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Virus Genes

, Volume 54, Issue 2, pp 272–279 | Cite as

An Iranian genomic sequence of Beet mosaic virus provides insights into diversity and evolution of the world population

  • Musa Mohammadi
  • Adrian J. Gibbs
  • Ahmad Hosseini
  • Samin Hosseini
Article

Abstract

Beet mosaic virus (BtMV), the only Potyvirus known to infect sugar beet, occurs worldwide in beet crops. The full genome sequencing of a BtMV isolate from Iran (Ir-VRU), enabled us to better understand the evolutionary history of this virus. Selection analysis suggested that BtMV evolution is mainly under negative selection but its strength varies in different proteins with the multifunctional proteins under strongest selection. Recombination has played a major role in the evolution of the BtMVs; only the Ir-VRU and USA isolates show no evidence of recombination. The ML phylogenies of BtMVs from coat protein and full sequences were completely congruent. The primary divergence of the BtMV phylogeny is into USA and Eurasian lineages, and the latter then divides to form a cluster only found in Iran, and a sister cluster that includes all the European and Chinese isolates. A simple patristic dating method estimated that the primary divergence of the BtMV population was only 360 (range 260–490) years ago, suggesting an emergence during the development of sugar beet as a crop over the past three centuries rather than with the use of leaf beet as a vegetable for at least 2000 years.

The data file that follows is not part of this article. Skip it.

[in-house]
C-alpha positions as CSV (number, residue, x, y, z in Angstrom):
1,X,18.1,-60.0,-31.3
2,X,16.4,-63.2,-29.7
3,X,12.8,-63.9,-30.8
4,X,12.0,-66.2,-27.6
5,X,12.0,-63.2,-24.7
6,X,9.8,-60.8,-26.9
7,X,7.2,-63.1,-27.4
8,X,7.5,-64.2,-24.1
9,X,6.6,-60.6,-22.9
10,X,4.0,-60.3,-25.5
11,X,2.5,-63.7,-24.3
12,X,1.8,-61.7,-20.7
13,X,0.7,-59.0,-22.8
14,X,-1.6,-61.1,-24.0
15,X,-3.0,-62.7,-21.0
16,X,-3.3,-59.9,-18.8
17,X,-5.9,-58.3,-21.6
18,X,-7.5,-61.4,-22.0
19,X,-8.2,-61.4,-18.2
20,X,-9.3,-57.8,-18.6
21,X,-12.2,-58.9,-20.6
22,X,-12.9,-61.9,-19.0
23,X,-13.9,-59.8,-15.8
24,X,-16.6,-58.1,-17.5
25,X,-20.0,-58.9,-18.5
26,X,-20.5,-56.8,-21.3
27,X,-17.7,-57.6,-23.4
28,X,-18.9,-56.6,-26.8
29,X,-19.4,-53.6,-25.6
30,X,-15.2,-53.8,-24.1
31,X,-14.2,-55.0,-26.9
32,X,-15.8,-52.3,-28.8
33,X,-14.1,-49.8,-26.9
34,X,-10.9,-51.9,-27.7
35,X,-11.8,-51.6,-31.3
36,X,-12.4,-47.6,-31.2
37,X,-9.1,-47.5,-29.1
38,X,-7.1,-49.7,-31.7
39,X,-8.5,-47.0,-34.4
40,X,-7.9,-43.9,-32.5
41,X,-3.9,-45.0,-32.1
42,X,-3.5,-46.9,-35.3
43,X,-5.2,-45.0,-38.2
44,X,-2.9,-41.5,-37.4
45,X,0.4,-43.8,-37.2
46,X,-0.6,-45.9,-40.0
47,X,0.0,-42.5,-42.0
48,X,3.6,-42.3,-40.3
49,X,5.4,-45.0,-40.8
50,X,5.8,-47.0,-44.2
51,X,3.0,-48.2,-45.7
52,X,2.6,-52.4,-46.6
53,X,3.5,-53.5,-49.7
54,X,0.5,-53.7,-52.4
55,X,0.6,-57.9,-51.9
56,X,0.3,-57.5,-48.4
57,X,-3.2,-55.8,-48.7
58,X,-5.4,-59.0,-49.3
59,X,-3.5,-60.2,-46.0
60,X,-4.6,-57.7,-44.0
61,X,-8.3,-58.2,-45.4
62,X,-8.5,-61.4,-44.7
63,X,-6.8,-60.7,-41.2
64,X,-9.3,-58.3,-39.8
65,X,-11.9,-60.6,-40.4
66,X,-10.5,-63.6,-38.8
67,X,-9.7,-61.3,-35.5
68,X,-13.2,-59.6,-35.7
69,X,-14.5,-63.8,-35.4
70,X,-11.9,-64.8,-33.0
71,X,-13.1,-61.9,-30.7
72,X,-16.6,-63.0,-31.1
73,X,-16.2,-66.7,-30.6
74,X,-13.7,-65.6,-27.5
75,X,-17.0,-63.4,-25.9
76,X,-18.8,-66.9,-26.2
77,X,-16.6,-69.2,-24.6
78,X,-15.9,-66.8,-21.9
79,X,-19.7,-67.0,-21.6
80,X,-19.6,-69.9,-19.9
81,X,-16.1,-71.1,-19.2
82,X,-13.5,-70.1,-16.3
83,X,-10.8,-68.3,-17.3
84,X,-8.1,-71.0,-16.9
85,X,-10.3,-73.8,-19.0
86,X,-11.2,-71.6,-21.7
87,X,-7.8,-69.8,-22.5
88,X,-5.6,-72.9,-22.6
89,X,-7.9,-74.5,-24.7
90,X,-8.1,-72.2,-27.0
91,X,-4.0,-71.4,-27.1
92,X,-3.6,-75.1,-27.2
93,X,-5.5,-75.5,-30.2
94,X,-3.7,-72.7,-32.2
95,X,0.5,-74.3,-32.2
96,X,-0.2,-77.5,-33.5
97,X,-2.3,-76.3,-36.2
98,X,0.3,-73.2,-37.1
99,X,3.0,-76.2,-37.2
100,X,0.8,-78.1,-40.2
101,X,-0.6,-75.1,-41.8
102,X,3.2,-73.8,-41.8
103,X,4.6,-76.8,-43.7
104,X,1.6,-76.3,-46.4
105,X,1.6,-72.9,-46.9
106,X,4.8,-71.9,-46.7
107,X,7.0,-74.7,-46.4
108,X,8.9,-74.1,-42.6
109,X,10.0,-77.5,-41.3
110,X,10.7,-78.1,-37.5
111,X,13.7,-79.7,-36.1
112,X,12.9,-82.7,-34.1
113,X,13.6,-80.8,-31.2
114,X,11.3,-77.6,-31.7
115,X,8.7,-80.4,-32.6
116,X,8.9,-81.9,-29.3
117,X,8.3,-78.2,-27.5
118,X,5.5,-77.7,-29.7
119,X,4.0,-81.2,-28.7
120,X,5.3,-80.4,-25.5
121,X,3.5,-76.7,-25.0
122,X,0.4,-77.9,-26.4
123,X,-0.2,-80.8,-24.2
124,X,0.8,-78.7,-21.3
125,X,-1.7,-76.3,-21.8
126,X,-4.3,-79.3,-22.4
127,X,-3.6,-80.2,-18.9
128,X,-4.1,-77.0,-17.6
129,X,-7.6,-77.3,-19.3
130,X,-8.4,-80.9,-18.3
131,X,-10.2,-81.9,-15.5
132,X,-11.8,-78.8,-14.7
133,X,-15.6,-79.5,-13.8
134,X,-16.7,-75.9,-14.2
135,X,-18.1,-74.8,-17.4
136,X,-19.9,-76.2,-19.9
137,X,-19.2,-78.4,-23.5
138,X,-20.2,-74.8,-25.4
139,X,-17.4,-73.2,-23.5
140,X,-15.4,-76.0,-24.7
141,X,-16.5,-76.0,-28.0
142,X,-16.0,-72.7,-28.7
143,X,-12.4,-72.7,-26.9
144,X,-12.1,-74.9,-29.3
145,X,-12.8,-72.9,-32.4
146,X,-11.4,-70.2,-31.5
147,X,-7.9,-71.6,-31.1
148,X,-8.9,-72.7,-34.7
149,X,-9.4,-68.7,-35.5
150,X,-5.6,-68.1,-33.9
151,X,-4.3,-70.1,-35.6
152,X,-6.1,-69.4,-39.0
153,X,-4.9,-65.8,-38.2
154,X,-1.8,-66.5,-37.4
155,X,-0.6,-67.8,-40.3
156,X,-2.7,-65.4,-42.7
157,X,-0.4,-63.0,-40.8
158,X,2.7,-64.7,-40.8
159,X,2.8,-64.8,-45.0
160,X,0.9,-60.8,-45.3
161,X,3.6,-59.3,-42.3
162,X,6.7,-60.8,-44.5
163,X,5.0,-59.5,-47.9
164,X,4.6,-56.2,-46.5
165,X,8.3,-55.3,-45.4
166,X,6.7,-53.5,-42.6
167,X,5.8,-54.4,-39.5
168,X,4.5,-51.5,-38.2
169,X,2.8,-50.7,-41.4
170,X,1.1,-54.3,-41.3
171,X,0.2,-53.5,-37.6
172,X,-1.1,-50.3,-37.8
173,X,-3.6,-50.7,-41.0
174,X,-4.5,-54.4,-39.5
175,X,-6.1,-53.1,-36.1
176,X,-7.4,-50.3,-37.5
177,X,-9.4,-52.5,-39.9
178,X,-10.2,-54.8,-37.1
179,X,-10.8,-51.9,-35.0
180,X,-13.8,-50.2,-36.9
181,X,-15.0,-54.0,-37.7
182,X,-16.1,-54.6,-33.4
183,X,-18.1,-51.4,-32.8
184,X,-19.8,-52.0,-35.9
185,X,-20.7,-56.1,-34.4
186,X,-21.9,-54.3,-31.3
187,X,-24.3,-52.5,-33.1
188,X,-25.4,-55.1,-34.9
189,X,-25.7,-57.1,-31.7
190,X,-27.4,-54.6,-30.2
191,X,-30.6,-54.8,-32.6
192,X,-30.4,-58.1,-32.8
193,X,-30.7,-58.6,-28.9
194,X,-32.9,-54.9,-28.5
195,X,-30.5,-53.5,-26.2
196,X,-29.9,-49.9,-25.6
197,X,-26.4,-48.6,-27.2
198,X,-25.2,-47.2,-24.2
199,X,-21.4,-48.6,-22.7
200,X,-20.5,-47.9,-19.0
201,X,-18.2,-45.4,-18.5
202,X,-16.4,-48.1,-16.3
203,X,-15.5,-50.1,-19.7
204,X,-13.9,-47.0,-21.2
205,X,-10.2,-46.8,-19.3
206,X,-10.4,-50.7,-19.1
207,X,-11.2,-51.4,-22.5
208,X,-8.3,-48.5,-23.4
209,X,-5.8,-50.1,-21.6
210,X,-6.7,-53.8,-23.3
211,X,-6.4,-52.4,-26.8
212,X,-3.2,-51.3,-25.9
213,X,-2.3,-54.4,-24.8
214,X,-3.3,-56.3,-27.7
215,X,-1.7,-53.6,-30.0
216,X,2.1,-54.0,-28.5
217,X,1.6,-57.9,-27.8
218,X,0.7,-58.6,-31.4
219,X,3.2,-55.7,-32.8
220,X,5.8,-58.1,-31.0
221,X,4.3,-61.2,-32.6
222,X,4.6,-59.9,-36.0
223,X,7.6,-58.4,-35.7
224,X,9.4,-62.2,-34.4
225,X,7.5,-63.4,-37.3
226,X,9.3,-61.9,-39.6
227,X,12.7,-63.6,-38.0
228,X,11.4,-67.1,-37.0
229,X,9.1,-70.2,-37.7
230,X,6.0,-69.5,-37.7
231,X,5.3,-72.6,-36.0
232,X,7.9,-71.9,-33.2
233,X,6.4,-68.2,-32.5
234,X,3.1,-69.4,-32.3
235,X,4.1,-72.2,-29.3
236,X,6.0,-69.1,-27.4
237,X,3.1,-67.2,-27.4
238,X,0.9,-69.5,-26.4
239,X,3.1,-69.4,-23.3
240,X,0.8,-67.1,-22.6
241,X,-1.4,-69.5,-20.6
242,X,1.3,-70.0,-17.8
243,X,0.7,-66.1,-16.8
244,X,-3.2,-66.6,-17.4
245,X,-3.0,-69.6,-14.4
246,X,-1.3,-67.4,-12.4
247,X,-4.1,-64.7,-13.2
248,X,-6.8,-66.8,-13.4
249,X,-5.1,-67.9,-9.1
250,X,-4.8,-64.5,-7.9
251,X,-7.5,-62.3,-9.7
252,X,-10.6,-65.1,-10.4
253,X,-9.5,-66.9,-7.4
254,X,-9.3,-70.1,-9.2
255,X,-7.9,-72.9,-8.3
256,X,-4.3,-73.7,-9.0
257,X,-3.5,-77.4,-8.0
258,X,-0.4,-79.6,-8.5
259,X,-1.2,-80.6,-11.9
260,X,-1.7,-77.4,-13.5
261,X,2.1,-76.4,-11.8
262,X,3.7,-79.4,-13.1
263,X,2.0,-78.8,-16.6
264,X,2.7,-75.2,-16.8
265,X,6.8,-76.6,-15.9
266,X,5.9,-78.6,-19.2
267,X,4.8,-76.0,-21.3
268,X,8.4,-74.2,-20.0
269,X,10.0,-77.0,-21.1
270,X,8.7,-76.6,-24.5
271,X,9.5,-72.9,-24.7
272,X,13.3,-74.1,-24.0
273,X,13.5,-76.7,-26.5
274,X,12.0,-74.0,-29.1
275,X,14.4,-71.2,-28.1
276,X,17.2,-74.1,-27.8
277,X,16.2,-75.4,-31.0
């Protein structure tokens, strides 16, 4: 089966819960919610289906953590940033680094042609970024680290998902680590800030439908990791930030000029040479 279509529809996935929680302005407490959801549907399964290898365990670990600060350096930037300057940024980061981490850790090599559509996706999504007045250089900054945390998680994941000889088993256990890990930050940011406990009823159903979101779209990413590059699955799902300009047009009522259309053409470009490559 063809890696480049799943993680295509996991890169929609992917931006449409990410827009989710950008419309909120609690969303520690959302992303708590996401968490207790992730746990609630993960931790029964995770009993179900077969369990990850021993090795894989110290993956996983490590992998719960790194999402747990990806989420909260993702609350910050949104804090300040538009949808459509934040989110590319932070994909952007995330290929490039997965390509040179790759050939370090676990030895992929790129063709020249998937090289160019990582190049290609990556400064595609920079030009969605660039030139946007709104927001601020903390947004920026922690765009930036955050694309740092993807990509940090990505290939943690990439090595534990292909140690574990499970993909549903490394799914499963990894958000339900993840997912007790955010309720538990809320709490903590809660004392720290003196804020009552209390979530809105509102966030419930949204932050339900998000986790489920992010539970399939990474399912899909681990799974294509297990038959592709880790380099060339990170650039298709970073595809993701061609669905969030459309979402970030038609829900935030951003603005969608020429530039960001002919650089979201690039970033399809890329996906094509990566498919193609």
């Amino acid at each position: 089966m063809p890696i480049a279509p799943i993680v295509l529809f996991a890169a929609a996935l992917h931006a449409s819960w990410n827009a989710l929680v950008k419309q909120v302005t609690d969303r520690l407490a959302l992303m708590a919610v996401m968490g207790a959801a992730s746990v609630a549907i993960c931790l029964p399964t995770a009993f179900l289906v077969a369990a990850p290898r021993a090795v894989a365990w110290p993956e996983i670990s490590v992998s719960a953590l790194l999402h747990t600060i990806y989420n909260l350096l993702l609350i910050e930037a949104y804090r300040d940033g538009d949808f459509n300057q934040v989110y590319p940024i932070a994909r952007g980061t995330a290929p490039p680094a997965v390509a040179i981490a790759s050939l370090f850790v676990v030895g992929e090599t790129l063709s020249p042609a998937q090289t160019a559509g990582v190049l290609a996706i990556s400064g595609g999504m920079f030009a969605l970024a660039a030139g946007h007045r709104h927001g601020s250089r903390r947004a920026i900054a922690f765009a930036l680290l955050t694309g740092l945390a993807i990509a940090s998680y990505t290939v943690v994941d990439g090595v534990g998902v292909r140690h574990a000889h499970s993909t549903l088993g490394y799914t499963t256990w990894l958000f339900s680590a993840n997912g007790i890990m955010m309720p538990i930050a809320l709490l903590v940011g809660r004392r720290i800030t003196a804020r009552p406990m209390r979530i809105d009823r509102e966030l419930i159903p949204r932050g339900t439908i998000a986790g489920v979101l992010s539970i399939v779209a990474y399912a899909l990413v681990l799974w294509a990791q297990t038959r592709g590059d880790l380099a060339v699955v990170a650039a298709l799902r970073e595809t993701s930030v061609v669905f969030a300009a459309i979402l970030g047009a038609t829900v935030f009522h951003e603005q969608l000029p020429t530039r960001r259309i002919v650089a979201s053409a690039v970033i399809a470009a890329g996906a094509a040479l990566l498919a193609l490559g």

Keywords

Beet mosaic virus Evolution Dating Recombination Seed transmission 

Notes

Acknowledgements

The authors would like to thank to Tahereh Ramazani for kindly collecting beet samples.

Author contributions

AH and SH prepared and provided laboratory support, MM amplified and sequenced the IR-VRU isolate, carried out the analyses, and wrote the draft manuscript, AG designed the dating method, interpreted the results, and edited the manuscript. All authors read and approved the final manuscript.

Compliance with ethical standards

Conflict of interest

The authors declare that they have no conflict of interest.

Ethical approval

This article does not contain any studies with human participants or animals performed by any of the authors.

Supplementary material

11262_2018_1533_MOESM1_ESM.docx (19 kb)
Supplementary material 1 (DOCX 18 kb)

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Copyright information

© Springer Science+Business Media, LLC, part of Springer Nature 2018

Authors and Affiliations

  1. 1.Department of Plant ProtectionVali-e-Asr University of RafsanjanRafsanjanIran
  2. 2.Emeritus FacultyAustralian National UniversityCanberraAustralia

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